“Nurses are natural innovators. The opportunity to embed Fellows within the Penn Medicine Center for Health Care Innovation provides opportunities to not only learn different approaches – but also to provide patient and family perspectives to on-going work within the Center.”
After launching their first Master of Science in Nursing (MSN) program in October 2016, Rasmussen College announced yesterday that enrollment is now open for its MSN program in North Dakota and Wisconsin for classes beginning in April. Excited to expand their MSN program to two new states where demand for master’s educated nurses is increasing, Rasmussen’s MSN program is expected to help meet the need for a workforce with more nurse leaders and educators.
The American Association of Colleges of Nursing (AACN) reports that 70,000 qualified candidates were turned away from nursing programs in 2014 due to insufficient number of faculty. At the same time, the Bureau of Labor Statistics projects that occupations requiring master’s degrees will grow 18.4 percent through 2022, and 255,000 of the 448,500 jobs expected to require a master’s degree will be within the healthcare and social assistance fields.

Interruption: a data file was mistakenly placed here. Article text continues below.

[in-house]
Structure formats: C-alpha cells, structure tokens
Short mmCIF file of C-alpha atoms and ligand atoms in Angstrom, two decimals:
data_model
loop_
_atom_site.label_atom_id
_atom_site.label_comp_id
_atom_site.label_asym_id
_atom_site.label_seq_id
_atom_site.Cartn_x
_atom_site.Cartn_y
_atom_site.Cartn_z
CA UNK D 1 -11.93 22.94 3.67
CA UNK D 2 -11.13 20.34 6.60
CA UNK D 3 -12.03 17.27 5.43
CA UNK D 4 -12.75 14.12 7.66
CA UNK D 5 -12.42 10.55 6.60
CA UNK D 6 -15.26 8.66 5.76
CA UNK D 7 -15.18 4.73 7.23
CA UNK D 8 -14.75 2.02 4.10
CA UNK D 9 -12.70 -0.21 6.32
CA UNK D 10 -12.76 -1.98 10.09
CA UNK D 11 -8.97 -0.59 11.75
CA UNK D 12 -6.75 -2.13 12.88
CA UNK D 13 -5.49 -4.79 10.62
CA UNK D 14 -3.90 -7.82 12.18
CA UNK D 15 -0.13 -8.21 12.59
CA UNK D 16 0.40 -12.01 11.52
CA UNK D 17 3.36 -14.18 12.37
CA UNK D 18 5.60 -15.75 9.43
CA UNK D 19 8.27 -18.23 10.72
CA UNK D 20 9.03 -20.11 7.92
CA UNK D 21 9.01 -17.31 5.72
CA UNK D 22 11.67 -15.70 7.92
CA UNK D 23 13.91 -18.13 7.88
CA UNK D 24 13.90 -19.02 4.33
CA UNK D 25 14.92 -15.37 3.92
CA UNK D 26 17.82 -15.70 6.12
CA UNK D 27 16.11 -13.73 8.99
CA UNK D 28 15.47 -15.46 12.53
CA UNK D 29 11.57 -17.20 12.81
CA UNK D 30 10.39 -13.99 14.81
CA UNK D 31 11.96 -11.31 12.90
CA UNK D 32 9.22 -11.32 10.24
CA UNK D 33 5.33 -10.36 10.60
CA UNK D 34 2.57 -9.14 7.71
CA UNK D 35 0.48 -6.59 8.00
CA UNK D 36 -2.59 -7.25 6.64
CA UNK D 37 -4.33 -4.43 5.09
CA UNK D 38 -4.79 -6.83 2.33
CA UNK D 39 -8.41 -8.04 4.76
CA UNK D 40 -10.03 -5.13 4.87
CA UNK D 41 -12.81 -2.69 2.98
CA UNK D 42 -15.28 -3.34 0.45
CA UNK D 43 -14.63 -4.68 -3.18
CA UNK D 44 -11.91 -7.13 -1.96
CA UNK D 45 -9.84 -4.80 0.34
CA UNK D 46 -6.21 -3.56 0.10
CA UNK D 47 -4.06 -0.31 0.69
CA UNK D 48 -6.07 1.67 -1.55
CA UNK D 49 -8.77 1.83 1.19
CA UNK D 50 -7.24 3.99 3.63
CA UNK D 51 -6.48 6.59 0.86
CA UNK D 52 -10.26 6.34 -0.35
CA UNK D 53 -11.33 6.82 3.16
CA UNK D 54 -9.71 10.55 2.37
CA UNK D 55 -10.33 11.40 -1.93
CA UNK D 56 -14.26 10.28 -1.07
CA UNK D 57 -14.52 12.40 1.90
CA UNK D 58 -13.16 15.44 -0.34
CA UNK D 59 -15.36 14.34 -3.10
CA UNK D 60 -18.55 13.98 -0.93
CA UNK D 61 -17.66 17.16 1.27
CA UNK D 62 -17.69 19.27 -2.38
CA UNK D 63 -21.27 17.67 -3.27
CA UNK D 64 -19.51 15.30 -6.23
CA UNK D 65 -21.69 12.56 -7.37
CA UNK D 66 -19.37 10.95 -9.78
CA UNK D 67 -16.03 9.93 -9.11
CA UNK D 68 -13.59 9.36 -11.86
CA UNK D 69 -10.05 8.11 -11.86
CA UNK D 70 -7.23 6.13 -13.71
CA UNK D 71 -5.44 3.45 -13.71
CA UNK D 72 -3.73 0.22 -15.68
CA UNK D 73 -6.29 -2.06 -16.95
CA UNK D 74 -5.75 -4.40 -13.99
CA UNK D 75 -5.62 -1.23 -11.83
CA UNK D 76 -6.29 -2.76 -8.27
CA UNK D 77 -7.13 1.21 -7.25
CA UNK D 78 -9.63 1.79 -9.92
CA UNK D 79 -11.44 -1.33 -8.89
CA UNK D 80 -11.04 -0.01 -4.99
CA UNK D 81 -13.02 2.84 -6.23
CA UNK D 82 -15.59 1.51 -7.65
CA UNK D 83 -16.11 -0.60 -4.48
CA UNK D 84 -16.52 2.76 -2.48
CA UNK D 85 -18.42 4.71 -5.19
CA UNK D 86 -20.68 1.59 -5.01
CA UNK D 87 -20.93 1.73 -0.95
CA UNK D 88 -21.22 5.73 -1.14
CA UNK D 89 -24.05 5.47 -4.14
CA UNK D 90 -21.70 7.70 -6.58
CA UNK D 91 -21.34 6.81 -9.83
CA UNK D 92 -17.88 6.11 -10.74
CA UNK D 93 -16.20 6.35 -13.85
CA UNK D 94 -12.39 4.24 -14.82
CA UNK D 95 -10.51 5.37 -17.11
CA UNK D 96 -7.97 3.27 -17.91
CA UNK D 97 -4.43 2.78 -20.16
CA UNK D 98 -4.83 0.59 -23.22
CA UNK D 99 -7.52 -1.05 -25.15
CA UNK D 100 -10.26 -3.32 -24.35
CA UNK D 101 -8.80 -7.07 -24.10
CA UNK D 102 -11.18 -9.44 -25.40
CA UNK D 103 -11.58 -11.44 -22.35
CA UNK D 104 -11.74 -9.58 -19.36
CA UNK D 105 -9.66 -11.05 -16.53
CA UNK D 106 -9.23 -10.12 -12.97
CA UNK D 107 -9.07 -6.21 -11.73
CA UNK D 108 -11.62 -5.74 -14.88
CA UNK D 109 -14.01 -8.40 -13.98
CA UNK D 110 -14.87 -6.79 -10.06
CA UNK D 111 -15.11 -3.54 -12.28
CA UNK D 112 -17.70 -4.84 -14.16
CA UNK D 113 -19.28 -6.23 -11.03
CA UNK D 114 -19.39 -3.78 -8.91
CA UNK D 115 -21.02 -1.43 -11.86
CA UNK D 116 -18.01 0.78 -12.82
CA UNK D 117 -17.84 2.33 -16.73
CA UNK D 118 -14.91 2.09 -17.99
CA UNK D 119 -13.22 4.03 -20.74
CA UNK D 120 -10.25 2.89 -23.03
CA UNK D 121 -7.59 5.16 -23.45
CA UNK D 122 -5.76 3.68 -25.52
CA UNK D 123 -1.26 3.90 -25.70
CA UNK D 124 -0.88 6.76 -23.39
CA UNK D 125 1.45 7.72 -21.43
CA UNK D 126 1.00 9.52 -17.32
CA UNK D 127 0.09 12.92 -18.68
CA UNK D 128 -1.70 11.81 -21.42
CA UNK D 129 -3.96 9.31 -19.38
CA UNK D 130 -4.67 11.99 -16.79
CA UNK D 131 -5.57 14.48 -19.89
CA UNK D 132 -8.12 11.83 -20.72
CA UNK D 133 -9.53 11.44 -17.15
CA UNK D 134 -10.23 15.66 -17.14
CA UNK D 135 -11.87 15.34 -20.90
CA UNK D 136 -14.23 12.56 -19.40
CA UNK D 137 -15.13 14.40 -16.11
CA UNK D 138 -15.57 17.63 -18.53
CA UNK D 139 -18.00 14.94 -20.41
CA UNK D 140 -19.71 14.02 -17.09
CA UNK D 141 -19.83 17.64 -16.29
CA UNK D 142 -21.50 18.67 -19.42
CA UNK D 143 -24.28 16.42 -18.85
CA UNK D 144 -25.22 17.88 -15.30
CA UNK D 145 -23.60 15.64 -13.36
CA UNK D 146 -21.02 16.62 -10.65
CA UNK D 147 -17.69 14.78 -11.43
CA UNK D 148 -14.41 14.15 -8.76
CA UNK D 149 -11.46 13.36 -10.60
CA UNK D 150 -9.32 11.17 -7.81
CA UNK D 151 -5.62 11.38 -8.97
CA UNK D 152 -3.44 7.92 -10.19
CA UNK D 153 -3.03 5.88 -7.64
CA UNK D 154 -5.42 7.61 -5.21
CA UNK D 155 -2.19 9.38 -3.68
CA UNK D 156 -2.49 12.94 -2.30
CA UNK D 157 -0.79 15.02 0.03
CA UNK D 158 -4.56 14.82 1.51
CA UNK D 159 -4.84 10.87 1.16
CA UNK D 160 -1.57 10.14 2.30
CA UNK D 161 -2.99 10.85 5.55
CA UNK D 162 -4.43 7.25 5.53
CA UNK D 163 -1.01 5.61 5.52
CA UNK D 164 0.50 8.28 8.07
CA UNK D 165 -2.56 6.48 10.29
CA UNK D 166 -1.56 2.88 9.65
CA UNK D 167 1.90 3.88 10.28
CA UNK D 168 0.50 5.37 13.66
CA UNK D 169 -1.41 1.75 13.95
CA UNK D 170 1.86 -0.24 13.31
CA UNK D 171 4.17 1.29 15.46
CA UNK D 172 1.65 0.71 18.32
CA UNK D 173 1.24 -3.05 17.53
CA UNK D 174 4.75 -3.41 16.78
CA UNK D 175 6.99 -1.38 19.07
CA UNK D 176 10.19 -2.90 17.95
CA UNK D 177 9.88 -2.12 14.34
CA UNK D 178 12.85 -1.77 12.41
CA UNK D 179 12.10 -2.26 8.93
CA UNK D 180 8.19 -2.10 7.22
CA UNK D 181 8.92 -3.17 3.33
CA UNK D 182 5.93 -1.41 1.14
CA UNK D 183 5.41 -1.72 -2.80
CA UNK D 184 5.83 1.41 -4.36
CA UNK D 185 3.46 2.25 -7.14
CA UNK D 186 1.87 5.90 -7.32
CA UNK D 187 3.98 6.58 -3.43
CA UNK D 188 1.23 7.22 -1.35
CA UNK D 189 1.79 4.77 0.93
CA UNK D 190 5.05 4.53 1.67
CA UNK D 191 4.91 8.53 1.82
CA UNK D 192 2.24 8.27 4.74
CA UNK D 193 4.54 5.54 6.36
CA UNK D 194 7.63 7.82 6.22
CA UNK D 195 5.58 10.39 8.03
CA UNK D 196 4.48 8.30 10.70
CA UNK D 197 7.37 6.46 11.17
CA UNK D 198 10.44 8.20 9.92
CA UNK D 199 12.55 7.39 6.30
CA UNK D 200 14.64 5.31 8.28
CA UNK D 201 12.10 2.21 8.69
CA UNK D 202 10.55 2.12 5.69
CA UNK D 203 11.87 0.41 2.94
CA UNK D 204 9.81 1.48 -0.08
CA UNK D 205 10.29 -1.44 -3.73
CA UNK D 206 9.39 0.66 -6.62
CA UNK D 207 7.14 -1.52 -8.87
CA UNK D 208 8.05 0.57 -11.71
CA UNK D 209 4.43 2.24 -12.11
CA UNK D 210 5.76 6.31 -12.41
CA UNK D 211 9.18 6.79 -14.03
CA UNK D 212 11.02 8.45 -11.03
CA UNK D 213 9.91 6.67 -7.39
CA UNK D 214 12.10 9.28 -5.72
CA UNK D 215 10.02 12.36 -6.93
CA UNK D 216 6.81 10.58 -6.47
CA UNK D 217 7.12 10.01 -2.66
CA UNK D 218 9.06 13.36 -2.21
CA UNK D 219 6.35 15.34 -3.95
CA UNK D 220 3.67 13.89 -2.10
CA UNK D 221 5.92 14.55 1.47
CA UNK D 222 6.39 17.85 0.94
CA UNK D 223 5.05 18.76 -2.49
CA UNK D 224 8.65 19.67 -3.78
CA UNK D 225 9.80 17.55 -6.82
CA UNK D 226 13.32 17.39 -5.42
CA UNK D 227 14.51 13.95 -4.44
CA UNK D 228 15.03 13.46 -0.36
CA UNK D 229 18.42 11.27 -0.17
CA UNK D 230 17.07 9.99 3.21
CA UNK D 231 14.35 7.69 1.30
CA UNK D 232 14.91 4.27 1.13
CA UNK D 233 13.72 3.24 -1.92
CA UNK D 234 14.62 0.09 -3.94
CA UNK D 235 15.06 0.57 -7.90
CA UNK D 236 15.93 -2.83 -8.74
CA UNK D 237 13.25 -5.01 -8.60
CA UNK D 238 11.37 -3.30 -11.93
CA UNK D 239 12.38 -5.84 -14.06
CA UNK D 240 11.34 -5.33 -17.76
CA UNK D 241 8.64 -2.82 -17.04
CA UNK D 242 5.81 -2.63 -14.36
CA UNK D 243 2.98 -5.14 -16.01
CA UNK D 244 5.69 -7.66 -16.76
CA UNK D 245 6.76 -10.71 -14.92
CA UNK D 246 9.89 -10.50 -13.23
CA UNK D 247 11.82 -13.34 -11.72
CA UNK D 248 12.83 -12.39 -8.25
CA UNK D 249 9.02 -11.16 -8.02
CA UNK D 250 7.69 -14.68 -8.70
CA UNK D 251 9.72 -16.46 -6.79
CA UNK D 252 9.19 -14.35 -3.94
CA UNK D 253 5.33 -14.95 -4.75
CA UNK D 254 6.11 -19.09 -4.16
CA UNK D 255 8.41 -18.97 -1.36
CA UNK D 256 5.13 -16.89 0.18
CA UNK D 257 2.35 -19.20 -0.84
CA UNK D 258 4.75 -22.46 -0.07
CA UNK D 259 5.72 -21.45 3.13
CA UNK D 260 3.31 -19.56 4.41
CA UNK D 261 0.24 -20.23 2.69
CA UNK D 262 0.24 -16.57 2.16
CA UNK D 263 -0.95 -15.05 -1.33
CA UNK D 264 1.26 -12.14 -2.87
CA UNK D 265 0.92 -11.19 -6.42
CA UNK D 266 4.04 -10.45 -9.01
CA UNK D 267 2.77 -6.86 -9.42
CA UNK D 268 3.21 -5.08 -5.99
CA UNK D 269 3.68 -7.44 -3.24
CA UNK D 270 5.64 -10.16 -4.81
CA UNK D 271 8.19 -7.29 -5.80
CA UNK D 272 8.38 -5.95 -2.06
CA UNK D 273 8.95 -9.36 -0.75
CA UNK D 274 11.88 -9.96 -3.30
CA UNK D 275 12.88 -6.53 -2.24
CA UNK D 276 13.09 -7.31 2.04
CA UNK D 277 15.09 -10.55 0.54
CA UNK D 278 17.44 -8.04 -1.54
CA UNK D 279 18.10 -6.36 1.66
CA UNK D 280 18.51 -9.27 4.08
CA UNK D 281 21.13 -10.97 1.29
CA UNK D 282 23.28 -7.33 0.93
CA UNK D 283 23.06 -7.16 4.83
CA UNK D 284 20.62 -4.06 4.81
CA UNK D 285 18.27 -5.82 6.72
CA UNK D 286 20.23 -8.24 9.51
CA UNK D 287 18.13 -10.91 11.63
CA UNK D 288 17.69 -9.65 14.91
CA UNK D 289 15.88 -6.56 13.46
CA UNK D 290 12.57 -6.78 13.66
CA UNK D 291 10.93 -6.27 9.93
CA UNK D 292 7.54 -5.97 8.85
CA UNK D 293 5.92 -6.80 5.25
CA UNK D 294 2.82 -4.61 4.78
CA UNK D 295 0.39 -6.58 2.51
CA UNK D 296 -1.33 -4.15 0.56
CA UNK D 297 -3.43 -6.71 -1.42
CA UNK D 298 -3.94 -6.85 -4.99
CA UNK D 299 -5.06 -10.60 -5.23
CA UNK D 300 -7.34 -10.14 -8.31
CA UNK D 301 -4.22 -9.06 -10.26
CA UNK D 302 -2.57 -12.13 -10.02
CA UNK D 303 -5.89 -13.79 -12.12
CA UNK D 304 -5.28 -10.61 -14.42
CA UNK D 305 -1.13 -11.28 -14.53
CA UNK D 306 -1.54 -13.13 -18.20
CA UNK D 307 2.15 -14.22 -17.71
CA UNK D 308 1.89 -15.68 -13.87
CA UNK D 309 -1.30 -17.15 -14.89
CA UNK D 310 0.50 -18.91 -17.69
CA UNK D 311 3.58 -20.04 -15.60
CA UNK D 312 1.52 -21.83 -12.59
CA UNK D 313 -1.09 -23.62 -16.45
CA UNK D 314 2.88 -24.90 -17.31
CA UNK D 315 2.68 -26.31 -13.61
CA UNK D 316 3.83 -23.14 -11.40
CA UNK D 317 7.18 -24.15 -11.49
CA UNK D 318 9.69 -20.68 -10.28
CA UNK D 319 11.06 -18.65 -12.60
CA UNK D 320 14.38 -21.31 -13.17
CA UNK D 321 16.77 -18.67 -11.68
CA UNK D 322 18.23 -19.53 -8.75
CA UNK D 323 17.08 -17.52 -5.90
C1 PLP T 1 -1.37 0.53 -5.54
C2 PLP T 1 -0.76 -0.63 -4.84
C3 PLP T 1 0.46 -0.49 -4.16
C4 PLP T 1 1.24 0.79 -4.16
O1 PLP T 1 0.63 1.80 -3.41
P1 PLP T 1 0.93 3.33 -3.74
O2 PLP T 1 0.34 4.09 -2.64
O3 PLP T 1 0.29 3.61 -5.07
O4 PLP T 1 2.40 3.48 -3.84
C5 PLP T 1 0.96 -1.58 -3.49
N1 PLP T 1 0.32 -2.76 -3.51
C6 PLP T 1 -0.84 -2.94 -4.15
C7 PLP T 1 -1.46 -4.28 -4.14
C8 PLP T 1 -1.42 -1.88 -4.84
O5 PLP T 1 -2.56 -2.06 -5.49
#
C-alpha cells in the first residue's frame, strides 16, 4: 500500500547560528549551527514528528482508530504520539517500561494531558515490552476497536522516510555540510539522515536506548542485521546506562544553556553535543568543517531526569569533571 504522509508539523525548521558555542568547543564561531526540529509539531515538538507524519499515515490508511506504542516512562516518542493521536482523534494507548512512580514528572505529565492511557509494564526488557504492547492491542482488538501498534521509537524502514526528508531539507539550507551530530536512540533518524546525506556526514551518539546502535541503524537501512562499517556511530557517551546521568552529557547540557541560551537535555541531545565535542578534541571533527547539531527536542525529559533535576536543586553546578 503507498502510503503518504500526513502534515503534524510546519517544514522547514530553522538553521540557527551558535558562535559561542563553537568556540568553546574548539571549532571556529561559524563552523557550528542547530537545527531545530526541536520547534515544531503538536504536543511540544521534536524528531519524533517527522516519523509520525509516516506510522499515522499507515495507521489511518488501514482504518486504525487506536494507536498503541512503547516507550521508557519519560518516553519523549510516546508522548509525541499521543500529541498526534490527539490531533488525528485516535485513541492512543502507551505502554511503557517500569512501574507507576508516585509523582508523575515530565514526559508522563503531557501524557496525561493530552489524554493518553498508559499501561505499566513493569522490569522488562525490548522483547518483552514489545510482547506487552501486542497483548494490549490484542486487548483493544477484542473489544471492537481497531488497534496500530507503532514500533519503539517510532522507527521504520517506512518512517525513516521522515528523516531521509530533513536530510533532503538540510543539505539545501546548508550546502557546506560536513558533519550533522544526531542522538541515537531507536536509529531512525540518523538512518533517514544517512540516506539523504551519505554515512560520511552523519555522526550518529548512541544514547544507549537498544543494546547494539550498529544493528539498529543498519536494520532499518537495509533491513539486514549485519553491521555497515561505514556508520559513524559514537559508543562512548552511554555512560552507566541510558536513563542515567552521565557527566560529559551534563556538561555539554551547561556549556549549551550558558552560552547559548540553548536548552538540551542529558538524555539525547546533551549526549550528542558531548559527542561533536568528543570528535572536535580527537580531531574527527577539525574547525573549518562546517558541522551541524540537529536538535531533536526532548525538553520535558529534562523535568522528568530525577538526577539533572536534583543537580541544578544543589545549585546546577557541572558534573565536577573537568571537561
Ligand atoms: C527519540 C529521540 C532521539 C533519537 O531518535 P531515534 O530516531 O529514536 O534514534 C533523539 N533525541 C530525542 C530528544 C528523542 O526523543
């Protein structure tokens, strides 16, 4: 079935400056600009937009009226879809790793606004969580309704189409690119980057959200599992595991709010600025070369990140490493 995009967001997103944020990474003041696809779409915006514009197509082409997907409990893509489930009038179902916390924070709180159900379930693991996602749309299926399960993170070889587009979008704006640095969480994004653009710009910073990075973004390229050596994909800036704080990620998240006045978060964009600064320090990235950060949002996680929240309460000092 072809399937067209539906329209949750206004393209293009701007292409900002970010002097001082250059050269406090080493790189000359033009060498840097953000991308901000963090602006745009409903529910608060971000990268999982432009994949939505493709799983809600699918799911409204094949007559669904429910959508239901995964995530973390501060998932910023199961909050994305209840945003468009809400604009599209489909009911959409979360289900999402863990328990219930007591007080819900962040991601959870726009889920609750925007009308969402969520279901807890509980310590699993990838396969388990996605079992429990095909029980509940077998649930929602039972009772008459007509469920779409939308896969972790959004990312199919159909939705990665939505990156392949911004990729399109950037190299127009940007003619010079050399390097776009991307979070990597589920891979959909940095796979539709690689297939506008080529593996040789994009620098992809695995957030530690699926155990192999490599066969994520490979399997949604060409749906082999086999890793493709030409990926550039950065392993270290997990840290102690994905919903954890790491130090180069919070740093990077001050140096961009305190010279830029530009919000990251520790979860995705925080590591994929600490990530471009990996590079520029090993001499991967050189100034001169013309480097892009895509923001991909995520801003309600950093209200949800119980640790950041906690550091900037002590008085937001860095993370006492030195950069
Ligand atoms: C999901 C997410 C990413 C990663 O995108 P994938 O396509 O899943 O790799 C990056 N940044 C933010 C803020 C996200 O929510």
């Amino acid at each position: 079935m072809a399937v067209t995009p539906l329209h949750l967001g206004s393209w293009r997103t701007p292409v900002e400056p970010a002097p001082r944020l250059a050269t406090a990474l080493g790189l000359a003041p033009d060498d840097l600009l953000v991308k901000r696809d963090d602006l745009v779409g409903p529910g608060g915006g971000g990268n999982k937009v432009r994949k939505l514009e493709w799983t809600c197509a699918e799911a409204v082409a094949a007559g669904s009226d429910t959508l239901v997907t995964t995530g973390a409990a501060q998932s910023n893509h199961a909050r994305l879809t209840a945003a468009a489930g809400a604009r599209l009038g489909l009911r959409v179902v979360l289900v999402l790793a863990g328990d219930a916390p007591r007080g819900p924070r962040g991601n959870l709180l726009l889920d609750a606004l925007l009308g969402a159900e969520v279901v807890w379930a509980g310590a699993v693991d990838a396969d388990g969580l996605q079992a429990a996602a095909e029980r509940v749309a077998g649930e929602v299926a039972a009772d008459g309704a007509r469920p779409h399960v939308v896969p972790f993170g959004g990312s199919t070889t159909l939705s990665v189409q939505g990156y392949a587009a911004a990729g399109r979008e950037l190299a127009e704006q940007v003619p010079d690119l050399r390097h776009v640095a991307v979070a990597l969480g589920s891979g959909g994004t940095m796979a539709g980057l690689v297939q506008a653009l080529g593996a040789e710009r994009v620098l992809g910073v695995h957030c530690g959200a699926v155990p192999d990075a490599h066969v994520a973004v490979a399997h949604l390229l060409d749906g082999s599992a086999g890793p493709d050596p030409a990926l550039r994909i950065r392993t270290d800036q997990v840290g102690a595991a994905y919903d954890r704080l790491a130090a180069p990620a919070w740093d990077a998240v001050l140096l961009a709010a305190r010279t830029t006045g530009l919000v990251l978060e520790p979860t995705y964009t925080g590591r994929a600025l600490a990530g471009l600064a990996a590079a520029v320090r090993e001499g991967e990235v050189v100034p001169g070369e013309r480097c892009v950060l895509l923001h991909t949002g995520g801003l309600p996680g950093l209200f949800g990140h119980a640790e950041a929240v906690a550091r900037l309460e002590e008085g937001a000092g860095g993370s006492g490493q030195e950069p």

Dr. Joan Rich, vice president of the Rasmussen College School of Nursing, reports that job postings from the past year in Wisconsin for nurses with a graduate or professional degree has increased 430 percent from five years ago, while North Dakota has experienced a 330 percent increase since 2011 according to Burning Glass. Rasmussen looks forward to helping fill new positions in these states.
Students in the MSN program can choose between two specializations, Nurse Educator or Nursing Leadership and Administration. The online MSN degree is intended for currently licensed registered nurses (RNs) with baccalaureate degrees in nursing to advance their careers by moving into advanced nursing leadership roles.